Center for American Progress

U.S. and Global Publics Want a New Deal on Global Warming

U.S. and Global Publics Want a New Deal on Global Warming

The U.S. and global publics want a new deal on global warming that helps both richer and poorer countries get up to speed.

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The U.N. climate change conference in Bali, Indonesia came to a close this week, and once again the Bush administration held firm in rejecting ambitious targets for reducing emissions of global warming gases. Back on the other side of the globe, Senate conservatives once again blocked a vote on legislation that would have increased fuel economy standards and given a boost to renewable fuels.

Yet it is important to stress that this intransigence in no way reflects the views of the American public, which, like publics worldwide, is anxious to see serious action to address global warming.

Consider these results from a September 2007 BBC World Service poll conducted by GlobeScan/Program on International Policy Attitudes. The poll asked respondents in all 21 countries covered by the poll—Australia, Brazil, Canada, Chile, China, Egypt, France, Germany, Great Britain, India, Indonesia, Italy, Kenya, Mexico, Nigeria, the Philippines, Russia, South Korea, Spain, Turkey, and the United States—what steps were required to address global warming: “major steps very soon,” “modest steps in coming years,” or “not…any steps.”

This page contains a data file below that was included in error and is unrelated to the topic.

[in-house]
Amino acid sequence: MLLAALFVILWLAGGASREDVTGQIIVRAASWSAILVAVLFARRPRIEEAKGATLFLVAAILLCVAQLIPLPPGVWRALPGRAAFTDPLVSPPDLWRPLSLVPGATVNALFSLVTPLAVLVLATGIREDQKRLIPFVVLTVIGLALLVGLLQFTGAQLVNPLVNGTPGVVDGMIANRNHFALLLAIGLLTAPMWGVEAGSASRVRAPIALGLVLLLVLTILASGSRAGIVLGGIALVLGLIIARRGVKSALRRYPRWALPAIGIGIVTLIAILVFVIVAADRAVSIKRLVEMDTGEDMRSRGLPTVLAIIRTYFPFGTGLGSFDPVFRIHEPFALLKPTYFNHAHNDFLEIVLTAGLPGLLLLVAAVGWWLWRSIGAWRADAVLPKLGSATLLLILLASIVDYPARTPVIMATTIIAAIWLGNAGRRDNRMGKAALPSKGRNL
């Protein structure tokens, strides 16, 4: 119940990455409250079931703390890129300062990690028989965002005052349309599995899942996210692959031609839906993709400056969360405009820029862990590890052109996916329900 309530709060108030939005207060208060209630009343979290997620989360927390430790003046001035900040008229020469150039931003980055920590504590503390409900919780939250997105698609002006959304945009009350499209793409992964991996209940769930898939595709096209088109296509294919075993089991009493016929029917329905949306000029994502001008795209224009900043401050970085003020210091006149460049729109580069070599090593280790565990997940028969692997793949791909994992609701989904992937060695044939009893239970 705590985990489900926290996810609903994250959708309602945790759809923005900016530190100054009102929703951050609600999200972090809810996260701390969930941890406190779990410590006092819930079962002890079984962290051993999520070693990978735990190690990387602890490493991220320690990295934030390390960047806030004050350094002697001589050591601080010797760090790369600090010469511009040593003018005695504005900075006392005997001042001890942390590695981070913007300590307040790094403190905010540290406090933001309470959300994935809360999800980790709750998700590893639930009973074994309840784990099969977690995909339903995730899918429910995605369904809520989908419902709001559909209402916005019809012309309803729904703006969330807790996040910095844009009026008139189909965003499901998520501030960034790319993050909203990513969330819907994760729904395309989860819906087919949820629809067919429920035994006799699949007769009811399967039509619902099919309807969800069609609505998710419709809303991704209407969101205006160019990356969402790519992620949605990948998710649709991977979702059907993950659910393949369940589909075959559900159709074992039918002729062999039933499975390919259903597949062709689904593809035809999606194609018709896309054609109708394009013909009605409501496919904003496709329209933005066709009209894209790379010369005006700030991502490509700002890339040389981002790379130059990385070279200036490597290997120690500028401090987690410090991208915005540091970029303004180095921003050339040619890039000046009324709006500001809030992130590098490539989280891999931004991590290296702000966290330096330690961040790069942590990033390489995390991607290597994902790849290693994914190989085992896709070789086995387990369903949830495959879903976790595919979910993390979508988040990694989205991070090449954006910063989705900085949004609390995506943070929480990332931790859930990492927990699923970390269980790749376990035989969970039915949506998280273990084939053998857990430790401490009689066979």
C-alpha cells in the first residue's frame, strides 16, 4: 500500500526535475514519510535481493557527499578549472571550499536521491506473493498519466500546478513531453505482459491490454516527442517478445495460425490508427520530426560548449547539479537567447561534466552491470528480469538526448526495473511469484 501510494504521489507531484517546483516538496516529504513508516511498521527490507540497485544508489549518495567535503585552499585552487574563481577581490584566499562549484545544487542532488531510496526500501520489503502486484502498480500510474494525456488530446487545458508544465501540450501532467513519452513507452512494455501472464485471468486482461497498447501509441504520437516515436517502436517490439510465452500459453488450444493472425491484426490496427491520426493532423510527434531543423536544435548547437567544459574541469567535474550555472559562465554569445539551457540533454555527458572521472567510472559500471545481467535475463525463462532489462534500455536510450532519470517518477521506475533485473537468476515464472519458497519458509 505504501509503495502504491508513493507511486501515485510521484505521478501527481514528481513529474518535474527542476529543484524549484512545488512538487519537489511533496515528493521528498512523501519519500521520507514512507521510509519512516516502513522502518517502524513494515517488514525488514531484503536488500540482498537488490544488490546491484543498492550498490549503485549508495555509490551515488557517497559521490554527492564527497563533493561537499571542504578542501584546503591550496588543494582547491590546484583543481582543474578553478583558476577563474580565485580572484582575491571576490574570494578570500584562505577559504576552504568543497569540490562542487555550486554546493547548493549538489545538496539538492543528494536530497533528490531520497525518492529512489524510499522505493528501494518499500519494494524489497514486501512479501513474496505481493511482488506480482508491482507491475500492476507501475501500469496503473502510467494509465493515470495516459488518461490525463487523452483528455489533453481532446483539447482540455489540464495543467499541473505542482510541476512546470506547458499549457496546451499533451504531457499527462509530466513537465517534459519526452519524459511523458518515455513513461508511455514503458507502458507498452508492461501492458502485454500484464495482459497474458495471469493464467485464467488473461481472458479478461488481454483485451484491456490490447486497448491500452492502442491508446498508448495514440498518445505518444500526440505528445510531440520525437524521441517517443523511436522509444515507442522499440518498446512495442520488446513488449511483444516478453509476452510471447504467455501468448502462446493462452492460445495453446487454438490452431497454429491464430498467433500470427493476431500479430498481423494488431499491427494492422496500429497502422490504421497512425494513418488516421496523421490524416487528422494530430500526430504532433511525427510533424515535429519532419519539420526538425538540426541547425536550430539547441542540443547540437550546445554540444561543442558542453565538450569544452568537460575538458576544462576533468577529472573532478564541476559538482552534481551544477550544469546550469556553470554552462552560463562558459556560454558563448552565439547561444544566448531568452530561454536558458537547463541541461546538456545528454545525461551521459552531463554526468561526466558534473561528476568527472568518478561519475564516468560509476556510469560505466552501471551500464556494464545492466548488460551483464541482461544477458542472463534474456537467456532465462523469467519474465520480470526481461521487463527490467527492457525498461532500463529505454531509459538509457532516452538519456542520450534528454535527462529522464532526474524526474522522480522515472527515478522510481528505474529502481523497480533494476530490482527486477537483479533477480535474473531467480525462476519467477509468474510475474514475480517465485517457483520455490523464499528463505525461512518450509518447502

As the chart below shows, 59 percent of the U.S. public endorses taking major steps soon, compared to 33 percent who endorse the modest steps approach, and just 6 percent who think no steps are necessary. These numbers are close to the 21-country averages of 65 percent, 25 percent, and 6 percent.

So the public is ready for serious action on this issue. And the public is well aware that action needs to be global and include both poorer and richer countries. In order to do this, the U.S. and global publics endorse a new deal on global warming where less wealthy countries receive financial assistance and technology from wealthy countries in return for agreeing to limit their emissions of greenhouse gases. In the BBC poll, 70 percent of the U.S. public endorses such a deal—very close to the 73 percent average among the 21 countries included in the poll.

Deal or no deal? The public’s position is clear. They want a deal, and they want it soon. Now it’s up to the Bush administration which, we can only hope, will discover the environmental conscience that it couldn’t find in Bali.

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Ruy Teixeira

Former Senior Fellow

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